Robinson remained in London until 1758, attending assiduously on the ministry of Gill, Wesley and other evangelical preachers. Early in this year he was invited as a Calvinistic Methodist to the oversight of a chapel at Mildenhall, Norfolk. Thence he removed within the year to Norwich, where he was settled over an Independent congregation. In 1759, having been invited by a Baptist church at Cambridge (afterwards made historically famous by Robert Hall, John Foster and others) he accepted the call and preached his first sermon there on January 8th 1759, having been previously baptized by immersion. The "call" was simply "to supply the pulpit", but he soon won such regard and popularity that the congregation again and again requested him to accept the full pastoral charge. This he acceded to in 1761, after persuading the people to "open communion". In 1770 he commenced his abundant authorship by publishing a translation from Saurius' sermons, afterwards completed. In 1774 appeared his masculine and unanswerable "Arcana, or the Principles of the Late Petitioners to Parliament for Relief in the Matter of Subscription". In 1776 was published "A Plea for the Divinity of our Lord Jesus Christ in a Pastoral Letter to a Congregation of Protestant Dissenters at Cambridge". Dignatories and clergymen of the Church of England united with Noncomformists in lauding this exceptionally able, scholarly and pungently written book. In 1777 followed his "History and Mystery of Good Friday". The former work brought him urgent invitations to enter the ministry of the Church of England, but he never wavered in his nonconformity. In 1781 he was asked by the Baptists of London to prepare a history of their denomination. This resulted in 1790 in his "History of Baptism and Baptists", and in 1792 in his "Ecclesiastical Researches". Other theological works are included in the several collective editions of his writings. He was prematurely worn out. He retired in 1790 to Birmingham, where he was somehow brought into contact with Dr. Priestly, and Unitarians have made much of this, on exceedingly slender grounds. He died June 9th 1790. His life has been fully written by Dyer and by William Robinson respectively, both with a bias against orthodoxy. His three changes of ecclesiastical relationship show that he was somewhat unstable and impulsive. His hymns are terse yet melodious, evangelical but not sentimental, and on the whole well wrought.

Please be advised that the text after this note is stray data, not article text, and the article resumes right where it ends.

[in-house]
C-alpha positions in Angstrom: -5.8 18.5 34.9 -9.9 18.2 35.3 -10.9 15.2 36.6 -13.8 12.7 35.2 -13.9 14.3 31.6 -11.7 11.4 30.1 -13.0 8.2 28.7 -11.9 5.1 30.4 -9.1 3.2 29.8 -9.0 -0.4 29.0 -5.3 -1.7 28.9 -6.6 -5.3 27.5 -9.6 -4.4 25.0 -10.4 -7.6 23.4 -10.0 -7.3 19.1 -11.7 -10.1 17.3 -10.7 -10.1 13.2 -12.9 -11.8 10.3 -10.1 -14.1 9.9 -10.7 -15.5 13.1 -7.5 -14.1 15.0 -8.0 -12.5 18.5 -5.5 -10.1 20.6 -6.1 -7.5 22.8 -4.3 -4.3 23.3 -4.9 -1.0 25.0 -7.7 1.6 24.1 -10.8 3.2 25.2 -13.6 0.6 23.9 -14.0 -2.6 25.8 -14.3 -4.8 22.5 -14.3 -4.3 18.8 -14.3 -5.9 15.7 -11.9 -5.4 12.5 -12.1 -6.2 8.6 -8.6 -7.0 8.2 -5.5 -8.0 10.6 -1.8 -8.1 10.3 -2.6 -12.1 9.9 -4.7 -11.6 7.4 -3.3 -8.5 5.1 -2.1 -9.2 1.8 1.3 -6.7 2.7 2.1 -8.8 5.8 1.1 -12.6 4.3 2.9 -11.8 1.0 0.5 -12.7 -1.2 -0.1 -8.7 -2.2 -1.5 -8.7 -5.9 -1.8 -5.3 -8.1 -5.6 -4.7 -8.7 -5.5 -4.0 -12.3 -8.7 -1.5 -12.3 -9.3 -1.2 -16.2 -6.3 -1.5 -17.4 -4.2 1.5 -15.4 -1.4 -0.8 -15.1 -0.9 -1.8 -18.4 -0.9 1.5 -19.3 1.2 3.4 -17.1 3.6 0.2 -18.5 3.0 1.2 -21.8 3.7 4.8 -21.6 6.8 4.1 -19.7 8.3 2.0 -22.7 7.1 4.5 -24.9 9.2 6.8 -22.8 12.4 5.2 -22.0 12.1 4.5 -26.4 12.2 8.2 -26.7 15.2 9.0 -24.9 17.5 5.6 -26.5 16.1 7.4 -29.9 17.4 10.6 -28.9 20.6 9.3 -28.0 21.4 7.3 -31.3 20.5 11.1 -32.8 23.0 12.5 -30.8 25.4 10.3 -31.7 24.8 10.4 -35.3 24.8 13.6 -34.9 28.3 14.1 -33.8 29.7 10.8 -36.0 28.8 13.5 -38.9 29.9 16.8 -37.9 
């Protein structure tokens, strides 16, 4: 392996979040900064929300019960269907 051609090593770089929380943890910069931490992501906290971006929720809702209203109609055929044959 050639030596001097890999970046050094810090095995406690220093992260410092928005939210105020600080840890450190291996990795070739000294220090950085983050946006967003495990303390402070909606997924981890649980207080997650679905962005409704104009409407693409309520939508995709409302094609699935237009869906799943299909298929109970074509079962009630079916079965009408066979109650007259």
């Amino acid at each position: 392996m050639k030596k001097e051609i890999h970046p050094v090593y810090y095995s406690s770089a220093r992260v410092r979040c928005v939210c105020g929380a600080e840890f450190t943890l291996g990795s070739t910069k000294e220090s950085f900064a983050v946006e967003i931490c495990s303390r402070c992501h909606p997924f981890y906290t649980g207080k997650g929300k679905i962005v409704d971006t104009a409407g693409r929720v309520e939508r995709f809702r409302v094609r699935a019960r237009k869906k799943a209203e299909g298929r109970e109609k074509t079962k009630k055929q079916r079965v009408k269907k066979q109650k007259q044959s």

Robinson has two hymns in 'Spiritual Songs' and both hymns are well proved favourites: No.179. "Brightness of the eternal glory, shall Thy praise unuttered lie?" and No. 354. "Come, Thou Fount of every blessing".

      Julian has an account of a controversy regarding the authorship of "Come Thou Fount of every blessing". The hymn was claimed for the Countess of Huntingdon. After examining all the available evidence, Julian claims that there is no doubt that Robinson is the author of the hymn.

      Both hymns are found in all the editions of the Little Flock Hymn Book from 1856-1978. There are many variations of No. 179. In the 1856 edition it is rendered this:

Brightness of eternal glory,
Shall Thy praise unuttered lie?
Who would hush the boundless story
Of the One Who came to die.

Came from off the throne eternal,
Down to Calvary's depth of woe,
Came to crush the powers infernal;
Streams of praises ceaseless flow.

Sing His blest triumphant rising;
Sing Him on the Father's throne;
Sing - till heaven and earth surprising,


[From; via the Internet. Scanned and formatted by Jim Duvall.]